Changes to the Building Code 2021

Changes to the Building Code 2021

Posted by Builder-talk on 5th May 2021

Net Zero Energy Homes are becoming increasingly popular in New Zealand. As the cost of electricity in New Zealand continues to rise, without any apparent justification, New Zealanders are becoming resentful towards

Changes to the Building Code 2021 - Focus 'Energy Efficiency for Housing and Small Buildings'

Building Code Update 2021 - Focus 'Energy Efficiency for housing and small buildings'

The Ministry of Business, Innovation & Employment (thankfully widely known as MBIE) regularly review the Building Code and the associated documents in order to keep up with the innovation within the industry.
 
MBIE states that its priorities during this review are focused on helping the industry provide "quality medium and high density housing" and "reducing carbon emissions and improving the ability of buildings to withstand the future effects of climate change". The are programs of work directly relating to these changes, being 'Building for Climate Change (BfCC) and 'Higher Density' (HD8).
 
As always climate change and reducing carbon emissions is a focus of Builder-talk Ecobob and we have been saying for a long time that legislative changes would be a way of forcing industry to improve. Is this the change we have been waiting for?
 
High density building is also about as topical as it gets with many twell sized sections being carved up into multi unit developments. The high level aim is obviously to meet the housing shortage, whilst offering developers to participate in a gold rush - some will strike gold and some will strike out!
 
It's good to see that as part of the HD8 program there is a focus on ensuring a good level of build, but this year seems to be primarily focused on clarifying natural light requirements. Whilst important, this would not initially be my concern - from memory, the requirements generally required natural light?
 
The BfCC program is also proposing some changes and claim the changes can be achieved without a large increase in cost. If true, this is good as the industry's first complaints about 'installing more insulation' for example, is cost. It also considers a change of thinking to have smaller footprints. This is already a reality when you look at the size of the multi unit developments that are being developed at the moment.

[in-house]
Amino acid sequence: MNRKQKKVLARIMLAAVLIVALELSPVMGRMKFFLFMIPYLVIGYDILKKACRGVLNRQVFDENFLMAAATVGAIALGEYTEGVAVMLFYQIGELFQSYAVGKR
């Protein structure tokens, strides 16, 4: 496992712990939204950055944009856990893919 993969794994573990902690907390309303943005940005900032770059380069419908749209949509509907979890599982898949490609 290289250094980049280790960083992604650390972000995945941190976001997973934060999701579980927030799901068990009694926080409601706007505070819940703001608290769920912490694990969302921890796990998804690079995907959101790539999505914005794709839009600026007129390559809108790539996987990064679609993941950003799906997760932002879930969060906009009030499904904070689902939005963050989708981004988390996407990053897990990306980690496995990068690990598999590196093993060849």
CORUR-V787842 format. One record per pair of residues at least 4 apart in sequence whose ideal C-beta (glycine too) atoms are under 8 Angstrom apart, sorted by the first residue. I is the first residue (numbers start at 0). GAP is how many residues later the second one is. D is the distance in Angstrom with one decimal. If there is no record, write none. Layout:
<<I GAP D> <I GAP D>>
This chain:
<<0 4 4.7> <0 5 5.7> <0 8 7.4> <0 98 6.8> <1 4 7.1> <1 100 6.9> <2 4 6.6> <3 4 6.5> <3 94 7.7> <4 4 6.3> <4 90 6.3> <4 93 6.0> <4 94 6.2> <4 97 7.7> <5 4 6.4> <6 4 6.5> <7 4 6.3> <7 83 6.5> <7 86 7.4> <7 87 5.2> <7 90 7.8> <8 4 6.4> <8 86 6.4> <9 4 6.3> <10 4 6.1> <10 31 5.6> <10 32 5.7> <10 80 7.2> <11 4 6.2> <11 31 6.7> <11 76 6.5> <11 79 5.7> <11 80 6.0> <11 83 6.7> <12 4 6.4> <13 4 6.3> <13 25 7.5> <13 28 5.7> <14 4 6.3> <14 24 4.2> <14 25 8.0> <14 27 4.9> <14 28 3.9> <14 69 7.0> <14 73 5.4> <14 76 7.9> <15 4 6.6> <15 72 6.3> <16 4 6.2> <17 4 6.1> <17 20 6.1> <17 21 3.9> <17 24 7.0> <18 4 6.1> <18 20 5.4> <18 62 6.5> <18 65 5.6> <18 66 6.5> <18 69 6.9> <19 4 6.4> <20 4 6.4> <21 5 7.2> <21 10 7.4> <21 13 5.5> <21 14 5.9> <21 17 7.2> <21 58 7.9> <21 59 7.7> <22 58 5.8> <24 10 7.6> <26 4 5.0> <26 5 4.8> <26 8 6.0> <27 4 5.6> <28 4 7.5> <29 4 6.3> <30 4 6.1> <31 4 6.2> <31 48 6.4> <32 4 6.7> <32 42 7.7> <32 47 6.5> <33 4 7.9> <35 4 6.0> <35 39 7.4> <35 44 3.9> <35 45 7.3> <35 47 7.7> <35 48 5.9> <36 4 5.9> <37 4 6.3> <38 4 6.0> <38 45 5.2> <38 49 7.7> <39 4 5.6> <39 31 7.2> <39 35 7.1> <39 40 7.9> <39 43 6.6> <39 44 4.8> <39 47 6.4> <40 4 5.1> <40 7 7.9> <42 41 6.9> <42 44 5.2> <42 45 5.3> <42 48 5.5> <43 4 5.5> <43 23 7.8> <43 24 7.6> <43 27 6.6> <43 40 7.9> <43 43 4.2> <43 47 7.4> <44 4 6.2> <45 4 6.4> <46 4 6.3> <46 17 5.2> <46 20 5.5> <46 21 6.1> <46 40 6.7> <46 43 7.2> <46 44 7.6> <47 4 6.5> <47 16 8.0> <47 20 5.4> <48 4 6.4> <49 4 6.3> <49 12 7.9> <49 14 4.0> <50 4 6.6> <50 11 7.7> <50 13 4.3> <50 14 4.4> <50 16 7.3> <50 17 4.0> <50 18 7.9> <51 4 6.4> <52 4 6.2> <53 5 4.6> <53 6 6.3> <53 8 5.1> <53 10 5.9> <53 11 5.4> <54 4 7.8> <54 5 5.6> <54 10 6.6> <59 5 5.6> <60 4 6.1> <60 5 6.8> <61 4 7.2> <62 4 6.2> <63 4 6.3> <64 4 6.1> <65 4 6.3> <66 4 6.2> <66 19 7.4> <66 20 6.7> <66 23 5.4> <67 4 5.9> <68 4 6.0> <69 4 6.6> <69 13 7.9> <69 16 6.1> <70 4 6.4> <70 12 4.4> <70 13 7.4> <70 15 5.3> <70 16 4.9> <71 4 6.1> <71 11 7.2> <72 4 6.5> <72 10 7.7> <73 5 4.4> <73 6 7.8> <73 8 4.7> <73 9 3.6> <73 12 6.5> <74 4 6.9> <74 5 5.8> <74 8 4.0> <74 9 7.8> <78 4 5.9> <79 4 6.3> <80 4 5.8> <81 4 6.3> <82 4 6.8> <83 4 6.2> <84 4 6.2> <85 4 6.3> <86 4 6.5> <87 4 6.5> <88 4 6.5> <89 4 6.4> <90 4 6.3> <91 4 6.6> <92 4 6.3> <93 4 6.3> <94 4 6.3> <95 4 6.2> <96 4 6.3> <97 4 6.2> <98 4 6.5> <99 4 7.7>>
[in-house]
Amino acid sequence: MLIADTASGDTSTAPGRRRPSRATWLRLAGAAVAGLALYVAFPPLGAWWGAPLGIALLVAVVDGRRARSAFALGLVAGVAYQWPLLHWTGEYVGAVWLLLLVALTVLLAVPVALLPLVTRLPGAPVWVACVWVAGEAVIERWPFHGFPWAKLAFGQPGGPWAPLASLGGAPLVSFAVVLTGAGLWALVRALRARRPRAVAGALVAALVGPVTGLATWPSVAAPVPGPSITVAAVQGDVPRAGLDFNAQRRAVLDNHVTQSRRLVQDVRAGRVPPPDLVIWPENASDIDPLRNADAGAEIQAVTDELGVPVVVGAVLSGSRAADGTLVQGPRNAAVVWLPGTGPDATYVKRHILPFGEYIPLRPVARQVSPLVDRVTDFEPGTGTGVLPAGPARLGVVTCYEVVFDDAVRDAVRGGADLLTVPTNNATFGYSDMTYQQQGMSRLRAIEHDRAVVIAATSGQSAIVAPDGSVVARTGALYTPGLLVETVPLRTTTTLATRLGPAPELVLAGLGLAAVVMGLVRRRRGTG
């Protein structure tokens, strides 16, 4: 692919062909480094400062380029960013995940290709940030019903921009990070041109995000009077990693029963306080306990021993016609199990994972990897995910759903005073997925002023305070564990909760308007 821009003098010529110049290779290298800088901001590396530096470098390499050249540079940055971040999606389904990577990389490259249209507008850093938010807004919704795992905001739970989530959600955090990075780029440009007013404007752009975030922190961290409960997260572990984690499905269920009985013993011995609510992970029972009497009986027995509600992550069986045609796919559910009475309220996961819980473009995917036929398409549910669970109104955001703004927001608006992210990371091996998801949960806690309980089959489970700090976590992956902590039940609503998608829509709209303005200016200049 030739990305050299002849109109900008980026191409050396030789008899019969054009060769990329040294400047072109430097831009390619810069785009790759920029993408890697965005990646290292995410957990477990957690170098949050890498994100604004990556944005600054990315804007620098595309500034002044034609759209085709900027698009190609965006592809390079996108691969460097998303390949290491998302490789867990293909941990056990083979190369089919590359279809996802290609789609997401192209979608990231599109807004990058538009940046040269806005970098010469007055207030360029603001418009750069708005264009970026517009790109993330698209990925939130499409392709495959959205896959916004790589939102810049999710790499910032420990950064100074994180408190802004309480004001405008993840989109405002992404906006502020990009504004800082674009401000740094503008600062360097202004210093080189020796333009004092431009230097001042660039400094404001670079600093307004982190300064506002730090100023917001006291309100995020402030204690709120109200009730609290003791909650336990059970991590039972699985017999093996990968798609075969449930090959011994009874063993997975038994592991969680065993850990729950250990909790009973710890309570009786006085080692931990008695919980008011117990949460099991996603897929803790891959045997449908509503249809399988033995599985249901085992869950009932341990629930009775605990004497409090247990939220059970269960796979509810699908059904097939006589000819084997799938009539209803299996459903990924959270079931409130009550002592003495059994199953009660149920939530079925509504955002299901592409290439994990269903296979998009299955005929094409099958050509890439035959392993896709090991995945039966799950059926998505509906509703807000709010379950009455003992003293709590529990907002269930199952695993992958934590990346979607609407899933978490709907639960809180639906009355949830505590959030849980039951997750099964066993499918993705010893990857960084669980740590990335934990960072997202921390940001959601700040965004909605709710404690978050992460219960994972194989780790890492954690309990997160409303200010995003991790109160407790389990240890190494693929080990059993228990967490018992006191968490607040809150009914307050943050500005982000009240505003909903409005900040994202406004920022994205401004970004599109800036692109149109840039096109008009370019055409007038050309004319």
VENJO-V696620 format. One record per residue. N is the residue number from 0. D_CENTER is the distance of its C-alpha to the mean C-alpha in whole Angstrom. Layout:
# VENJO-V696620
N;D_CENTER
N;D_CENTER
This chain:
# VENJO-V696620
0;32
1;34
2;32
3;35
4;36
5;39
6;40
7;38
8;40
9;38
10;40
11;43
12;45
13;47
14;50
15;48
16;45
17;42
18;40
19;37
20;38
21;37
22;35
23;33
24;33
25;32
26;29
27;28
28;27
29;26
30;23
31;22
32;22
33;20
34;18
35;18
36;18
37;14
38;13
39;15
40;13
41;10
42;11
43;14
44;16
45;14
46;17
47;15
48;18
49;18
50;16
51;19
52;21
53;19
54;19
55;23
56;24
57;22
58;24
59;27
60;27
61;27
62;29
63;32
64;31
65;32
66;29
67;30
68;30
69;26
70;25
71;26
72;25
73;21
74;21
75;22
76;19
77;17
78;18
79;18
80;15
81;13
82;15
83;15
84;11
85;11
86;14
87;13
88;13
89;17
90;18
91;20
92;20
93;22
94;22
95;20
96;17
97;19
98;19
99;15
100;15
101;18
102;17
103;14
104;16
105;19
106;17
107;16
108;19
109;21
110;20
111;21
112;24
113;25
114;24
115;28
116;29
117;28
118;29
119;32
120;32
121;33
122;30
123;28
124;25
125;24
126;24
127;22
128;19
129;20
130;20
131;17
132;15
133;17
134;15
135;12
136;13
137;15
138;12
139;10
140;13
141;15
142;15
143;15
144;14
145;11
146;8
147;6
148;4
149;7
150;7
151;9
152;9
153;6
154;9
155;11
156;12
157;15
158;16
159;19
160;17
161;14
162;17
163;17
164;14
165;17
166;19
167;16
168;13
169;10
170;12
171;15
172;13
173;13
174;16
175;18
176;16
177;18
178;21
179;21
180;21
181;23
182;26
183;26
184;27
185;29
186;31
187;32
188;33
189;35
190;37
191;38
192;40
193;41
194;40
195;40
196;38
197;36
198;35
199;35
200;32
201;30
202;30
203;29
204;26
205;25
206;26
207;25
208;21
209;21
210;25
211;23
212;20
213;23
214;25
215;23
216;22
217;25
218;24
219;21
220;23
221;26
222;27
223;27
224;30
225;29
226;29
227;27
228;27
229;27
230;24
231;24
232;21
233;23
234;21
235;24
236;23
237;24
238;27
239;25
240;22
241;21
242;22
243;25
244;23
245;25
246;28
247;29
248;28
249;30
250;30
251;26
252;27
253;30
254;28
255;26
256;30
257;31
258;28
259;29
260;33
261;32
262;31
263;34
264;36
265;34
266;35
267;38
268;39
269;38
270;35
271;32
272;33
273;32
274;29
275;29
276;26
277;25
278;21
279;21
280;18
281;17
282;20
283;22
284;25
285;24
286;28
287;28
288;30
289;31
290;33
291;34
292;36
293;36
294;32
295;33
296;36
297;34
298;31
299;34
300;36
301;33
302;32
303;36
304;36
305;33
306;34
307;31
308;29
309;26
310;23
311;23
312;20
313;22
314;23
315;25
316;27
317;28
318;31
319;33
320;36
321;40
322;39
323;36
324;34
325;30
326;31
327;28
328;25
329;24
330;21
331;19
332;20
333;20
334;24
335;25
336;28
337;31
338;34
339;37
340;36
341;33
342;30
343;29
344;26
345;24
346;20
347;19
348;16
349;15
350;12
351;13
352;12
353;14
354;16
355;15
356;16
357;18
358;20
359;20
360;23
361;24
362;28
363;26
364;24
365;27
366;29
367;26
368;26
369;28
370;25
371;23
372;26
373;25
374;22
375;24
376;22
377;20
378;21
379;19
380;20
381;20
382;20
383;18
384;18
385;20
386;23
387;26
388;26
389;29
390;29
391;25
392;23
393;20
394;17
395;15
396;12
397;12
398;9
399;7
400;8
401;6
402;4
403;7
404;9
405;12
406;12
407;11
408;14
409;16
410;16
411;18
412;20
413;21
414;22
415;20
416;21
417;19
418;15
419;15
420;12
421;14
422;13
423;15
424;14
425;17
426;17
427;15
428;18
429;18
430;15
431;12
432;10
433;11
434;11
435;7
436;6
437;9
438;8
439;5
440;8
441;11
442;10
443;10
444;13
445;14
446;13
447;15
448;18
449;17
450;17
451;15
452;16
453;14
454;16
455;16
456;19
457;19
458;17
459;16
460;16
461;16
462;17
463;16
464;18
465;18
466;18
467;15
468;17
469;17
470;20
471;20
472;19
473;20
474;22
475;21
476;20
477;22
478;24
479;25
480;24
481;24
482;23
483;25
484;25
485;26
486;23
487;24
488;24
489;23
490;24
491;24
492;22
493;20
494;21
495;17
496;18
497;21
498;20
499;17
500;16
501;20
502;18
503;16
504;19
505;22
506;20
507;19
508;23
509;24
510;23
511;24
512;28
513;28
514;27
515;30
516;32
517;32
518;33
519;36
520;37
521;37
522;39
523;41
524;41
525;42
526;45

We will focus on a few of the reviews:
 
  • Energy Efficiency for housing and small buildings
Key Proposed Changes
  • Update the existing H1 Acceptable Solution.
  • Introduce new climate change zone maps (6 zones).
  • Review Insulation Levels for different building elements - focusing on Roof, Windows, Wall Insulation and Underfloor Insulation
 

 

In the consultation documents there are some useful comparisons for each element for various levels of improvements and comparison with comparable climates.
 
For me, the most useful chart provides information on the potential energy savings against the investment. I'm not sure whether this takes into account the increased framing width, likely required to achieve the R value increase (for example). This would be even better if it could somehow extrapolate this information to let end users know their potential savings. As with many of these types of comparisons there are usually too many variables to provide reasonable estimates, but some real life examples would be good and if they show good savings could be easier to demonstrate return on investment.

 

Roof Insulation

The 'status quo' is an R value between R2.9 and R3.3. Options for upgrades range up to R9.0! I'm not sure that's so realistic, but if the changes were to be this, the industry and thinking would have to change dramatically. The options vary for each of the climate zones, but taking this very simply, doubling of insulation would seem to be a minimum. For skillion or low pitch roofs, where space is just not available for just thicker insulation, fresher thinking and more efficient insulation materials will be required. Perhaps this type of problem/challenge is what the industry needs, giving the manufacturers a good shake up, making new opportunities in the market for other companies to exploit?

Windows

Current 'status quo' has an R value of R0.26. Options range between R0.26 and R0.76. MBIE acknowledge that achieving R0.76 with aluminium frames is not easy. That would be a difficult to persuade the industry, that has been very loyal to aluminium over the past few decades. from my experience, window joinery upgrades are also extremely expensive, for the least benefit. Usually there are more cost effective wins elsewhere.

Walls

Potentially up to R5.0? Even the R2.2-R2.8 options will require framing increase to 140mm, or presumably again, some dramatically different thinking!

Underfloor Insulation

Current 'status quo' has an R Value 1.3, with proposed changes up to R4.8. Easily improved as he existing R1.3 is basically un-insulated. In new builds, the floor slab is an area of easy improvement.

These are just our highlight nd takeaways form the first section of the review. There is lots more information available from the MBIE website. Get involved and have your say - Click the link